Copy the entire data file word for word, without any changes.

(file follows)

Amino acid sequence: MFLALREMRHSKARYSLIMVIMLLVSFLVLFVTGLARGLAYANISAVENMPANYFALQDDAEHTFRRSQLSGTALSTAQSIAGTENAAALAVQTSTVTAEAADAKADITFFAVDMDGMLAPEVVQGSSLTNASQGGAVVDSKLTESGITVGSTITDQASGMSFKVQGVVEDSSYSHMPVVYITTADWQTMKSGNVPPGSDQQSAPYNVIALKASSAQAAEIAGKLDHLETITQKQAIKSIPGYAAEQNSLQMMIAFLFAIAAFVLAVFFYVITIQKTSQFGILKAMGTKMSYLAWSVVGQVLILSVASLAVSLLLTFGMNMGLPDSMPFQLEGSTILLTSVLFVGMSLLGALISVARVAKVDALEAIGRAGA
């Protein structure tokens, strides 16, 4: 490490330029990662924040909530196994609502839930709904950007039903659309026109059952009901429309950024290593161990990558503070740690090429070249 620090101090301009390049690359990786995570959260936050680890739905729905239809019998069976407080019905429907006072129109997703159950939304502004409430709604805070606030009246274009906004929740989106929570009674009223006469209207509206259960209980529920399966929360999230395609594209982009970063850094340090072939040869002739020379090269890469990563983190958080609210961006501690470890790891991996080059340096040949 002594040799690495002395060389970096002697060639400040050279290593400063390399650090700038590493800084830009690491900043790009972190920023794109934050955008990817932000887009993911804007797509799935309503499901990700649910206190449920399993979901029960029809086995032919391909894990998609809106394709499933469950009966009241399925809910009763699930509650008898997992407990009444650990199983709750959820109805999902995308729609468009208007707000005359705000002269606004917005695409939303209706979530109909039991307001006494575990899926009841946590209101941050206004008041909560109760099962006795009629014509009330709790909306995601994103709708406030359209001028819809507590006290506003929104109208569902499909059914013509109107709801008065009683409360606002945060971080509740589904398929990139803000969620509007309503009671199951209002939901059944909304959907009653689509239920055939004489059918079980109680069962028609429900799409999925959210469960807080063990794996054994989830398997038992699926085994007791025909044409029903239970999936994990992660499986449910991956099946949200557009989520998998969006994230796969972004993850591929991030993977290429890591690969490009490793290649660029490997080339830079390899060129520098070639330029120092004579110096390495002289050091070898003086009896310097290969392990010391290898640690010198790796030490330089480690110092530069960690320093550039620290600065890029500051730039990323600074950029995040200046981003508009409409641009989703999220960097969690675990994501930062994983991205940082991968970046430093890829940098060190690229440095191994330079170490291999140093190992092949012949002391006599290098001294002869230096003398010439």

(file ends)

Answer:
Amino acid sequence: MFLALREMRHSKARYSLIMVIMLLVSFLVLFVTGLARGLAYANISAVENMPANYFALQDDAEHTFRRSQLSGTALSTAQSIAGTENAAALAVQTSTVTAEAADAKADITFFAVDMDGMLAPEVVQGSSLTNASQGGAVVDSKLTESGITVGSTITDQASGMSFKVQGVVEDSSYSHMPVVYITTADWQTMKSGNVPPGSDQQSAPYNVIALKASSAQAAEIAGKLDHLETITQKQAIKSIPGYAAEQNSLQMMIAFLFAIAAFVLAVFFYVITIQKTSQFGILKAMGTKMSYLAWSVVGQVLILSVASLAVSLLLTFGMNMGLPDSMPFQLEGSTILLTSVLFVGMSLLGALISVARVAKVDALEAIGRAGA
């Protein structure tokens, strides 16, 4: 490490330029990662924040909530196994609502839930709904950007039903659309026109059952009901429309950024290593161990990558503070740690090429070249 620090101090301009390049690359990786995570959260936050680890739905729905239809019998069976407080019905429907006072129109997703159950939304502004409430709604805070606030009246274009906004929740989106929570009674009223006469209207509206259960209980529920399966929360999230395609594209982009970063850094340090072939040869002739020379090269890469990563983190958080609210961006501690470890790891991996080059340096040949 002594040799690495002395060389970096002697060639400040050279290593400063390399650090700038590493800084830009690491900043790009972190920023794109934050955008990817932000887009993911804007797509799935309503499901990700649910206190449920399993979901029960029809086995032919391909894990998609809106394709499933469950009966009241399925809910009763699930509650008898997992407990009444650990199983709750959820109805999902995308729609468009208007707000005359705000002269606004917005695409939303209706979530109909039991307001006494575990899926009841946590209101941050206004008041909560109760099962006795009629014509009330709790909306995601994103709708406030359209001028819809507590006290506003929104109208569902499909059914013509109107709801008065009683409360606002945060971080509740589904398929990139803000969620509007309503009671199951209002939901059944909304959907009653689509239920055939004489059918079980109680069962028609429900799409999925959210469960807080063990794996054994989830398997038992699926085994007791025909044409029903239970999936994990992660499986449910991956099946949200557009989520998998969006994230796969972004993850591929991030993977290429890591690969490009490793290649660029490997080339830079390899060129520098070639330029120092004579110096390495002289050091070898003086009896310097290969392990010391290898640690010198790796030490330089480690110092530069960690320093550039620290600065890029500051730039990323600074950029995040200046981003508009409409641009989703999220960097969690675990994501930062994983991205940082991968970046430093890829940098060190690229440095191994330079170490291999140093190992092949012949002391006599290098001294002869230096003398010439």